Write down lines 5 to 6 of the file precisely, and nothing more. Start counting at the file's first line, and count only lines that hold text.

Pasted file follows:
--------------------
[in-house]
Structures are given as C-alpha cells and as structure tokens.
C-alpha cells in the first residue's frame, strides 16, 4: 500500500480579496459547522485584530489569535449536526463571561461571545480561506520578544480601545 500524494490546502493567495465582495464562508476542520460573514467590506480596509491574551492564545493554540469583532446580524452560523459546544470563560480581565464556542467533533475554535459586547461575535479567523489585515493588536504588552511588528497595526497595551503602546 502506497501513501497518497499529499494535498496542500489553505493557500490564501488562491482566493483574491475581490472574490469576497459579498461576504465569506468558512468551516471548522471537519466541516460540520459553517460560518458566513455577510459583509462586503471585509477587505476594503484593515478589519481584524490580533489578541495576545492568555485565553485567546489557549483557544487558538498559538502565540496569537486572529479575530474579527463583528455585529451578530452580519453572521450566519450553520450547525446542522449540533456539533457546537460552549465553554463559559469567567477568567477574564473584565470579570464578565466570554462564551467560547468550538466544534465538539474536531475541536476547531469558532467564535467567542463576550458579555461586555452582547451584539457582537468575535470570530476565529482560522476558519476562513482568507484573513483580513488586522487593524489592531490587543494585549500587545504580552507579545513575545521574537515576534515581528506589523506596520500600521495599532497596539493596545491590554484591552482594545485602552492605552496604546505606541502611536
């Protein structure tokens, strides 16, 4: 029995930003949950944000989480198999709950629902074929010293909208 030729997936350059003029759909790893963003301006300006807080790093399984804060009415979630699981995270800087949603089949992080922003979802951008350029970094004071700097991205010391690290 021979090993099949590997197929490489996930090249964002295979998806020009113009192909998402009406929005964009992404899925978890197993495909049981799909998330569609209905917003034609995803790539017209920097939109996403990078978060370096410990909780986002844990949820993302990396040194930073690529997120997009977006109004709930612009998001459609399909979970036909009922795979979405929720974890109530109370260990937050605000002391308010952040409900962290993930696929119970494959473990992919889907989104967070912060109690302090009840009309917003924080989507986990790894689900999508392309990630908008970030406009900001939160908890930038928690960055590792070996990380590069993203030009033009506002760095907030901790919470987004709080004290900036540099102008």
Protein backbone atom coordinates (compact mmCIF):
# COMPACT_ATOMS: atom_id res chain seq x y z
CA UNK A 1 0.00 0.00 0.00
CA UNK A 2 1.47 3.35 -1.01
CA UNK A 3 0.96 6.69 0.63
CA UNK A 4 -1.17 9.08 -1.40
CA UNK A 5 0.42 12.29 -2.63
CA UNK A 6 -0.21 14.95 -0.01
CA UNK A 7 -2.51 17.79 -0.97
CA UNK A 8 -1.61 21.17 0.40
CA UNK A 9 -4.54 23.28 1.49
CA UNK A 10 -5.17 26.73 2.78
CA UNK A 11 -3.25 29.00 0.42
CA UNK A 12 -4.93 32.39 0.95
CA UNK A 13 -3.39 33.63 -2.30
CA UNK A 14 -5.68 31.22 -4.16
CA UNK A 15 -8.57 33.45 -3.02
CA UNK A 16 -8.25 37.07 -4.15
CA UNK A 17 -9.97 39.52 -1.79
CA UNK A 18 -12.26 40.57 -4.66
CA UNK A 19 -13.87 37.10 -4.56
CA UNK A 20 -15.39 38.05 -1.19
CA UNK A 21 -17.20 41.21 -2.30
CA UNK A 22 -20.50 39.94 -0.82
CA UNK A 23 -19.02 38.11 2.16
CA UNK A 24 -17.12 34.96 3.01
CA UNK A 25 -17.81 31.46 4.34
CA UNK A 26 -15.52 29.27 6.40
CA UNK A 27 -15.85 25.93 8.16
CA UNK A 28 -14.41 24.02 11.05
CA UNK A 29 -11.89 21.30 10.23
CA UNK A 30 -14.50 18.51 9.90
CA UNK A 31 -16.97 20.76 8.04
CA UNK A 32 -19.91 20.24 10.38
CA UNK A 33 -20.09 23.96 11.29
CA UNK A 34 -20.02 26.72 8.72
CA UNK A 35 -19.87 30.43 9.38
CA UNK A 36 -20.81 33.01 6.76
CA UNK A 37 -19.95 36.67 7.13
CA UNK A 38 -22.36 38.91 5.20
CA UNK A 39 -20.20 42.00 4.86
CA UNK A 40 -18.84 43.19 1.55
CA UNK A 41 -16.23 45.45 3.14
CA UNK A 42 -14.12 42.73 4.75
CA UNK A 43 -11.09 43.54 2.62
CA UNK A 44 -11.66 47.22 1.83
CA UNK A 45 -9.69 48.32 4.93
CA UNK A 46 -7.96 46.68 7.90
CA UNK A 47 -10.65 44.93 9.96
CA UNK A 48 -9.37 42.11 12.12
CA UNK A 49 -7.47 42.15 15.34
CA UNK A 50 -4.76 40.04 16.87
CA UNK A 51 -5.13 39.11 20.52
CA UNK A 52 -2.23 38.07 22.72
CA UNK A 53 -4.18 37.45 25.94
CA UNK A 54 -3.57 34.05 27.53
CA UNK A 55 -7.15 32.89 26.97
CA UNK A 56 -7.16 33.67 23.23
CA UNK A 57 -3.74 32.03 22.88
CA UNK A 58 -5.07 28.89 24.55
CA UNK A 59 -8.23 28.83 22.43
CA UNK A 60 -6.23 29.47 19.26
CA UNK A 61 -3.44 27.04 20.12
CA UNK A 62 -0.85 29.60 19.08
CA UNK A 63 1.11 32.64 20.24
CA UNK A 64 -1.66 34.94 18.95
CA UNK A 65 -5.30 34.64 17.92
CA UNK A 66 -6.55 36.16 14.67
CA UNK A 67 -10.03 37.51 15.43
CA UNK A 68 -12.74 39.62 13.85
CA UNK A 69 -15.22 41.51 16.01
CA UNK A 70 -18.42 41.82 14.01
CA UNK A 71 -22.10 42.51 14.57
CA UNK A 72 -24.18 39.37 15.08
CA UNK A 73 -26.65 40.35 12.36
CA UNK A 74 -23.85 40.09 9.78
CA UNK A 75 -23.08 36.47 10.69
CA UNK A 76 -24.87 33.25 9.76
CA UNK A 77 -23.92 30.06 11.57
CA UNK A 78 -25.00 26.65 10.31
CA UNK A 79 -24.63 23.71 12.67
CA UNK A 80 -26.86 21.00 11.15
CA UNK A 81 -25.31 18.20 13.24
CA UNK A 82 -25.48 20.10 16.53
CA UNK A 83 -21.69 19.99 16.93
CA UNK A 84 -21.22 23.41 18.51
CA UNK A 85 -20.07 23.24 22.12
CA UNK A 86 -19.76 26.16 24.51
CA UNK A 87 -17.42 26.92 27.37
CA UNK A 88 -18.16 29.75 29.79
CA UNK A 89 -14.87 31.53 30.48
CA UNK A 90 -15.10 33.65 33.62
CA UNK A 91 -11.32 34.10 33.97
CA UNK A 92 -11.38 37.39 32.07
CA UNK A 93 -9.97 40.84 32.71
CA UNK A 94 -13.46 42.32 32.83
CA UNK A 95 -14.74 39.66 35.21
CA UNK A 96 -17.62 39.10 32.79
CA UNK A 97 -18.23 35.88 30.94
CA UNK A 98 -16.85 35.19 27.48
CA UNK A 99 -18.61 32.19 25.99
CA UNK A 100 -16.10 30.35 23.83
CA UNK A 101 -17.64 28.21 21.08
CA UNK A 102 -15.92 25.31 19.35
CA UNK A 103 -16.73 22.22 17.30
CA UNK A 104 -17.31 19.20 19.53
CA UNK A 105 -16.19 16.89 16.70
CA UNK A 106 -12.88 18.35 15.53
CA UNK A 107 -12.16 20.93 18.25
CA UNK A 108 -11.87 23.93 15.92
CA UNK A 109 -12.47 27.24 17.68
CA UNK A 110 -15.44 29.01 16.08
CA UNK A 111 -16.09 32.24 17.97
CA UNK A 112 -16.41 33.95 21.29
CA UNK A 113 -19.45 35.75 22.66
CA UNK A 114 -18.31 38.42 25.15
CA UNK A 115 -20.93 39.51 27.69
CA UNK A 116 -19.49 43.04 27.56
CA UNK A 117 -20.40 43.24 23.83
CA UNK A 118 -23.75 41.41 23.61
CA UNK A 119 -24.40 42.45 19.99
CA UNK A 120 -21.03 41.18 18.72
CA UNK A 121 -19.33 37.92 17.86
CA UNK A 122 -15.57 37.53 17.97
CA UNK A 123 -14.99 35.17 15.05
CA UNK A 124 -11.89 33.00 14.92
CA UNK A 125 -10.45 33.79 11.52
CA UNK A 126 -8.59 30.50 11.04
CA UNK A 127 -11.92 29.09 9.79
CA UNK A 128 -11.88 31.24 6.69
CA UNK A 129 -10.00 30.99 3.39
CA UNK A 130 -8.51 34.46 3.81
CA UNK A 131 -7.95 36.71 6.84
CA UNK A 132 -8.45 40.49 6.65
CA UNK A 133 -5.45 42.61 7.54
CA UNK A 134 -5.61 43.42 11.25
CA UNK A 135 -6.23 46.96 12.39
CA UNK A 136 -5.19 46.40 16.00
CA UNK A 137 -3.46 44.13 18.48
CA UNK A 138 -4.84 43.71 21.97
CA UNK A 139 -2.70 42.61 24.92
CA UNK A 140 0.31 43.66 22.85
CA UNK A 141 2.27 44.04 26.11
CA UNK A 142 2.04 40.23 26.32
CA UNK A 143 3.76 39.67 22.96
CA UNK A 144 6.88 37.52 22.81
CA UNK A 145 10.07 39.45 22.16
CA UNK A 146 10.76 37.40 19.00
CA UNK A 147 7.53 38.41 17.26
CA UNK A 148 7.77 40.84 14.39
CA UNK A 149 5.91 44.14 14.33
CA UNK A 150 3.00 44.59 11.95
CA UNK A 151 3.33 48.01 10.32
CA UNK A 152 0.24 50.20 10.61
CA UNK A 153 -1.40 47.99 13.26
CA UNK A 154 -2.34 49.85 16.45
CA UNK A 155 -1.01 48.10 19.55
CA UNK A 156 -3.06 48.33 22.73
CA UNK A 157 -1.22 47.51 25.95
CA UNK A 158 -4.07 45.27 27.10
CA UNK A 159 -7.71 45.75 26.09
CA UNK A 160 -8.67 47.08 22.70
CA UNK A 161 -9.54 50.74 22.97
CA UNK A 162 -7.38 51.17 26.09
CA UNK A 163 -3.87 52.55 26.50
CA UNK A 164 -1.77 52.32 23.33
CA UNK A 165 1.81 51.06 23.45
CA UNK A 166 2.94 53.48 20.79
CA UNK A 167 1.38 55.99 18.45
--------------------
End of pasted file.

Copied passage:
Protein backbone atom coordinates (compact mmCIF):
# COMPACT_ATOMS: atom_id res chain seq x y z